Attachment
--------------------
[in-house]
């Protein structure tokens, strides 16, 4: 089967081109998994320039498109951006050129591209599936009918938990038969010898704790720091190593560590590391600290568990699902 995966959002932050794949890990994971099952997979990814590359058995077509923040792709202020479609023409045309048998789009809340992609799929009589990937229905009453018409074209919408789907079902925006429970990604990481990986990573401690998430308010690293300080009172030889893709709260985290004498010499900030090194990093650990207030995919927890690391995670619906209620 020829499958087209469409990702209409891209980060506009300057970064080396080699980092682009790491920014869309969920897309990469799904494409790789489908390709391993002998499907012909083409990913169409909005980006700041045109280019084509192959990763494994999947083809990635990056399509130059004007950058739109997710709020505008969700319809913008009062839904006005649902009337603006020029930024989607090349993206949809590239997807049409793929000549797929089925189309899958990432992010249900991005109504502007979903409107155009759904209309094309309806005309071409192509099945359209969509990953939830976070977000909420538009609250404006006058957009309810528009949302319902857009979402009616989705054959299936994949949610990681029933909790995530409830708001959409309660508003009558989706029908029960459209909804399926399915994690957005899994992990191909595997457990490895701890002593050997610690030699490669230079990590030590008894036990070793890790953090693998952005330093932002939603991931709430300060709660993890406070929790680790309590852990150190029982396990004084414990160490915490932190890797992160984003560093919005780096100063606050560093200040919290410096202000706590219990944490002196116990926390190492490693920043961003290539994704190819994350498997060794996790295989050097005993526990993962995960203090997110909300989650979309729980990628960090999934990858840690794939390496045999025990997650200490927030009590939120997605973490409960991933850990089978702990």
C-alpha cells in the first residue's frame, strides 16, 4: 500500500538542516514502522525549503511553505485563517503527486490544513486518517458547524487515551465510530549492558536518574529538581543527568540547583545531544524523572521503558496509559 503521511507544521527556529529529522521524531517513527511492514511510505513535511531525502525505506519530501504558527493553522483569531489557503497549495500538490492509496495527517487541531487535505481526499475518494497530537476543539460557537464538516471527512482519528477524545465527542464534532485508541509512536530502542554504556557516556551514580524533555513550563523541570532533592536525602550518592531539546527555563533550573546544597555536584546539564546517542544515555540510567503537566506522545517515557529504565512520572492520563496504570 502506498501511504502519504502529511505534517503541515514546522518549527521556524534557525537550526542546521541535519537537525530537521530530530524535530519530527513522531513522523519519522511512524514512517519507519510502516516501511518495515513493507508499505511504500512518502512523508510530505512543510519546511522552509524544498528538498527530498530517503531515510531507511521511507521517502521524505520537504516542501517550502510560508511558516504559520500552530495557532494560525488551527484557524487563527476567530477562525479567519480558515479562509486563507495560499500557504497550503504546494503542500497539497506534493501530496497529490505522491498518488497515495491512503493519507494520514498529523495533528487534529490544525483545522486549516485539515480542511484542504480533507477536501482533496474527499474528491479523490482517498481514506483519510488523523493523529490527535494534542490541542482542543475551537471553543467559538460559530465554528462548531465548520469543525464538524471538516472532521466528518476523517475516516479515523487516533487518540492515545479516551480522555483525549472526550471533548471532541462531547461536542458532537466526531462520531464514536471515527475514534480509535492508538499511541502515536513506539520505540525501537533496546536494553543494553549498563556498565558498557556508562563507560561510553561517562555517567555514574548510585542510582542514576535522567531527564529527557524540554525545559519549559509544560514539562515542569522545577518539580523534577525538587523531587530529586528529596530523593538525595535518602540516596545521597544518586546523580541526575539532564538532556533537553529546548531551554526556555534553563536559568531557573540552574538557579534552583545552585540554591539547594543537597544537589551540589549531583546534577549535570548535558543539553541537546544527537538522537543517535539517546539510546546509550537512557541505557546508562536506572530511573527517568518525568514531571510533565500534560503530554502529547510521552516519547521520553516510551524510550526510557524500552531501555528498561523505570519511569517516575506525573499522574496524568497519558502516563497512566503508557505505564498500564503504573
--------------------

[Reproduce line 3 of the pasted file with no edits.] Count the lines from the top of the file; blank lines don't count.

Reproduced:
C-alpha cells in the first residue's frame, strides 16, 4: 500500500538542516514502522525549503511553505485563517503527486490544513486518517458547524487515551465510530549492558536518574529538581543527568540547583545531544524523572521503558496509559 503521511507544521527556529529529522521524531517513527511492514511510505513535511531525502525505506519530501504558527493553522483569531489557503497549495500538490492509496495527517487541531487535505481526499475518494497530537476543539460557537464538516471527512482519528477524545465527542464534532485508541509512536530502542554504556557516556551514580524533555513550563523541570532533592536525602550518592531539546527555563533550573546544597555536584546539564546517542544515555540510567503537566506522545517515557529504565512520572492520563496504570 502506498501511504502519504502529511505534517503541515514546522518549527521556524534557525537550526542546521541535519537537525530537521530530530524535530519530527513522531513522523519519522511512524514512517519507519510502516516501511518495515513493507508499505511504500512518502512523508510530505512543510519546511522552509524544498528538498527530498530517503531515510531507511521511507521517502521524505520537504516542501517550502510560508511558516504559520500552530495557532494560525488551527484557524487563527476567530477562525479567519480558515479562509486563507495560499500557504497550503504546494503542500497539497506534493501530496497529490505522491498518488497515495491512503493519507494520514498529523495533528487534529490544525483545522486549516485539515480542511484542504480533507477536501482533496474527499474528491479523490482517498481514506483519510488523523493523529490527535494534542490541542482542543475551537471553543467559538460559530465554528462548531465548520469543525464538524471538516472532521466528518476523517475516516479515523487516533487518540492515545479516551480522555483525549472526550471533548471532541462531547461536542458532537466526531462520531464514536471515527475514534480509535492508538499511541502515536513506539520505540525501537533496546536494553543494553549498563556498565558498557556508562563507560561510553561517562555517567555514574548510585542510582542514576535522567531527564529527557524540554525545559519549559509544560514539562515542569522545577518539580523534577525538587523531587530529586528529596530523593538525595535518602540516596545521597544518586546523580541526575539532564538532556533537553529546548531551554526556555534553563536559568531557573540552574538557579534552583545552585540554591539547594543537597544537589551540589549531583546534577549535570548535558543539553541537546544527537538522537543517535539517546539510546546509550537512557541505557546508562536506572530511573527517568518525568514531571510533565500534560503530554502529547510521552516519547521520553516510551524510550526510557524500552531501555528498561523505570519511569517516575506525573499522574496524568497519558502516563497512566503508557505505564498500564503504573